How to Speak to Your Children About Organ Donation

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Written by Tim Barnes-Clay

During Organ Donation Week, Legal & General (L&G) has partnered with the NHS to encourage families to discuss the importance of organ donation.

Whether it’s telling your loved ones about your own decision or educating the next generation about the choices they can make, it’s good to have an open and honest conversation.

In England, the new ‘opt out’ system was introduced last year, meaning that all adults are now considered willing to be an organ donor when they die, unless they have opted out or are in one of the excluded groups. Even though the law has changed, families will still always be consulted before organ donation goes ahead. For children (under 18 in England, 16 in Scotland) this decision will always rest with the child’s parents.

This Organ Donation Week, L&G wants to help support more families, of all ages, to have a conversation and register their organ donation decisions.

It’s important to remember that these types of conversations can vary depending on family context and children’s development. For example, your child might speak about a lesson at school or when an older teen applies for their driving license, they will be prompted whether they want to register as an organ donor. This could be a great time to ensure they understand the importance of, and facts around, donation. For more information on how to approach these conversations with children, visit here.

Whatever you decide, it is important for you to record your decision on the NHS Organ Donor Register. And whatever your own decision about organ donation, it is vital that you talk to your loved ones – so they can fully understand the decision and can be certain about what you want.

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Having the Conversation

It’s currently estimated that 7,000 people, including 200 children are likely to be in need of a transplant across the UK. Blood, organ, and stem cell donation are now also being taught in schools for Key Stage 3 and 4, but how can parents approach these types of conversations at home?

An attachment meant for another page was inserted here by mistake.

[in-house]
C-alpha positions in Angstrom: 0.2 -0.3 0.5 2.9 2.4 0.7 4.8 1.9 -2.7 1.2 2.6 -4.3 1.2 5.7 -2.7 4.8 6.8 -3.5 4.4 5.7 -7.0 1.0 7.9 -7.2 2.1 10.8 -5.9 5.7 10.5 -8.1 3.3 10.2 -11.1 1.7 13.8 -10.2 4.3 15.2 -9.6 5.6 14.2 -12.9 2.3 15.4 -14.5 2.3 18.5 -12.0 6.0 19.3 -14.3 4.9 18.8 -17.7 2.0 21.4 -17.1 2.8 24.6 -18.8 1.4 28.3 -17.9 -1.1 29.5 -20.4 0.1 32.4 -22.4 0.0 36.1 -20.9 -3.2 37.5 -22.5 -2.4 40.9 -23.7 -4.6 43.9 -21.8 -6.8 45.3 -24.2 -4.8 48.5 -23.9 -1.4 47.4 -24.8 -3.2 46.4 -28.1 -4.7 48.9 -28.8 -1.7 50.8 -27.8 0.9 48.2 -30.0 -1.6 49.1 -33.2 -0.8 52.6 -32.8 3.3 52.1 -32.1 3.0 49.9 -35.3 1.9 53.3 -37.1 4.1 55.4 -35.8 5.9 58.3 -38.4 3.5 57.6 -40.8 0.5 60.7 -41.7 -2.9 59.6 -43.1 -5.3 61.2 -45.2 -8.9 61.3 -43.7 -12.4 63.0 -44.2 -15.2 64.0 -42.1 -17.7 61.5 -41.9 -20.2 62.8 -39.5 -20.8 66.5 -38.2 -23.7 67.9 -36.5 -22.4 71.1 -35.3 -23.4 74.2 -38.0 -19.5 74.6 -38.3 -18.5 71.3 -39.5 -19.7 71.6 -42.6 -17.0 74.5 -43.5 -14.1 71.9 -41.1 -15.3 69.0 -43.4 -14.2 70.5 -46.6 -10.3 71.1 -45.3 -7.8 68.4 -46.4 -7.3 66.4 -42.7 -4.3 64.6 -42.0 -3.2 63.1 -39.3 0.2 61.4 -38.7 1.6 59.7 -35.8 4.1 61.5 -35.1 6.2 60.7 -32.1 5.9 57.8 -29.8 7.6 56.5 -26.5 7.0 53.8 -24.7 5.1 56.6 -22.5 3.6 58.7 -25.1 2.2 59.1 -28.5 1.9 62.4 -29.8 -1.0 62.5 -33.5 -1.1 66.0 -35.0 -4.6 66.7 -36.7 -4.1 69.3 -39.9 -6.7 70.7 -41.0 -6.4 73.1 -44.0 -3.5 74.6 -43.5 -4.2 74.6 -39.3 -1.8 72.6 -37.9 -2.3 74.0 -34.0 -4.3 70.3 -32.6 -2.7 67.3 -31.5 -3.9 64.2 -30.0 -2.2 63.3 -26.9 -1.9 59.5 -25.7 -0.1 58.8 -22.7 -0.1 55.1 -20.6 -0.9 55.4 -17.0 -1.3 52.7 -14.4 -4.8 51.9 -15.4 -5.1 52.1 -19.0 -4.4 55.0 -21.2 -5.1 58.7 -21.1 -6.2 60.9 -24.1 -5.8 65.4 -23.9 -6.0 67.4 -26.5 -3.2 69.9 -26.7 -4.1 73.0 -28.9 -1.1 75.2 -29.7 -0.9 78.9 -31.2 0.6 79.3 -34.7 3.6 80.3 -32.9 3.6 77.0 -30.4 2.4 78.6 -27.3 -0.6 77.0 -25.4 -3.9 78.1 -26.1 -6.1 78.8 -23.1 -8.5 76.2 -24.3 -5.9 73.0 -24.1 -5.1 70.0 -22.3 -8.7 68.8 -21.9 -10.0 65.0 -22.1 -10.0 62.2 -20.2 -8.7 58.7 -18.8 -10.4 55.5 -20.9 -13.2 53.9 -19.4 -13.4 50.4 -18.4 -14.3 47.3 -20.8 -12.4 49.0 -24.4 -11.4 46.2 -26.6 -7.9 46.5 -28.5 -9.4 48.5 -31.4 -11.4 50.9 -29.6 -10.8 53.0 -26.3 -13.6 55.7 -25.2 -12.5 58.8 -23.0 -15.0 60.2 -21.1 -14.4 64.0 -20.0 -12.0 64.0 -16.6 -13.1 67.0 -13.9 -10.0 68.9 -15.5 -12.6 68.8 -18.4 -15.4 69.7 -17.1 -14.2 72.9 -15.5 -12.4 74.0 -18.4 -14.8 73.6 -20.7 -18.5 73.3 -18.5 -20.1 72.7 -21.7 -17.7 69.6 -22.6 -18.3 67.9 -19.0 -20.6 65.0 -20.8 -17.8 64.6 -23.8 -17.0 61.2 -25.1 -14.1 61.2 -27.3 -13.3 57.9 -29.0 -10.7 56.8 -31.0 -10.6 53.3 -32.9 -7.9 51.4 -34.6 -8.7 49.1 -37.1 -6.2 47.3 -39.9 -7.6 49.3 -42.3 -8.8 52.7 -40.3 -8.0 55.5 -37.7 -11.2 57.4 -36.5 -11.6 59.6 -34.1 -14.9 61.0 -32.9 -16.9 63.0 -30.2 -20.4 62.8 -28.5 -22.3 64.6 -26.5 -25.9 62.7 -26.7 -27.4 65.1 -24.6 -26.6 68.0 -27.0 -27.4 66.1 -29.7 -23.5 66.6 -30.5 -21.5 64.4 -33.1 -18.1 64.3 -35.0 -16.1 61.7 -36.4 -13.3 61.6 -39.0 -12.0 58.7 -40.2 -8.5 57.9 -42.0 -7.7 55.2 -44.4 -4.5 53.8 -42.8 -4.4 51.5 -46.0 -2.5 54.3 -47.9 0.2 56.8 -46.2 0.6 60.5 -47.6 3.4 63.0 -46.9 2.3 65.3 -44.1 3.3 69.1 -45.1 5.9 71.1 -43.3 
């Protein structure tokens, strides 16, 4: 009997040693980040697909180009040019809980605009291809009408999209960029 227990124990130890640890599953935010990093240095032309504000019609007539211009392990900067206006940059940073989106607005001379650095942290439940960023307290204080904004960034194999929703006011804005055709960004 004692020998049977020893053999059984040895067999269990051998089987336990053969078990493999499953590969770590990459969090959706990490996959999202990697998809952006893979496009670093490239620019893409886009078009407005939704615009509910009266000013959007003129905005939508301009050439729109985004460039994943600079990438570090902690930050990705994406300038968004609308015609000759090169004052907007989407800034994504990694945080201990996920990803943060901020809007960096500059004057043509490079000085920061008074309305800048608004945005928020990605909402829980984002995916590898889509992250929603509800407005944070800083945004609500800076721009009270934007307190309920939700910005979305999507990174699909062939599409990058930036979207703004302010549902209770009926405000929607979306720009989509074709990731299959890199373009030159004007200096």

There’s a whole range of conversations that are important to have with children, that deserve to be dealt with sensitively. L&G partnered with child psychologist Angharad Rudkin to provide some expert comment and insight on having conversations with children on sensitive topics, such as organ donation.

She recommends the following tips on having effective conversations with children:

  1. Pick the right time – Choose a good moment when children aren’t too tired and hungry. Ensure you’re not taking them away from something they really enjoy, as they’ll then be more amenable to listen.
  • Be mindful – As you’re talking, keep checking in with how they’re feeling – try asking ‘is this ok?’, ‘would you like me to stop?’ and ‘how are you feeling?’
  • Schedule conversations If they’re unresponsive or feeling particularly anxious, try discussing and arranging a new time together that would be more appropriate to return to the topic.
  • Be self-aware – Understand that children take in as much from what you do as what you say. If you’re behaving in a calm, relaxed way then your child is more likely to respond in that way too. Don’t judge or criticise, let your child ask whatever question they would like, even if it does make you worry as a parent.
  • Moving on – After the conversation is done, move on to an activity together such as making lunch, going for a walk, or watching a TV programme together. This will ease the transition back to everyday life and reassure the child that life will now go on as usual.

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